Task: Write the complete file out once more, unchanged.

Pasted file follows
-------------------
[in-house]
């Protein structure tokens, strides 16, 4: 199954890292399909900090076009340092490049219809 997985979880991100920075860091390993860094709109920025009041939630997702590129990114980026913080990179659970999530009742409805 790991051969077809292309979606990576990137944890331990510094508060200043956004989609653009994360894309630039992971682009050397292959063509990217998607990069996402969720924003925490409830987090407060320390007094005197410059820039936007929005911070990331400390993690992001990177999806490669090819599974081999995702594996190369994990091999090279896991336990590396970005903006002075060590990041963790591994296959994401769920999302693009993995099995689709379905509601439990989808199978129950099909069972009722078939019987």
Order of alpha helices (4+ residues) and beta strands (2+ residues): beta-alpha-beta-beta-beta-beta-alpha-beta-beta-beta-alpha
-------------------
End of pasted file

[in-house]
């Protein structure tokens, strides 16, 4: 199954890292399909900090076009340092490049219809 997985979880991100920075860091390993860094709109920025009041939630997702590129990114980026913080990179659970999530009742409805 790991051969077809292309979606990576990137944890331990510094508060200043956004989609653009994360894309630039992971682009050397292959063509990217998607990069996402969720924003925490409830987090407060320390007094005197410059820039936007929005911070990331400390993690992001990177999806490669090819599974081999995702594996190369994990091999090279896991336990590396970005903006002075060590990041963790591994296959994401769920999302693009993995099995689709379905509601439990989808199978129950099909069972009722078939019987």
Order of alpha helices (4+ residues) and beta strands (2+ residues): beta-alpha-beta-beta-beta-beta-alpha-beta-beta-beta-alpha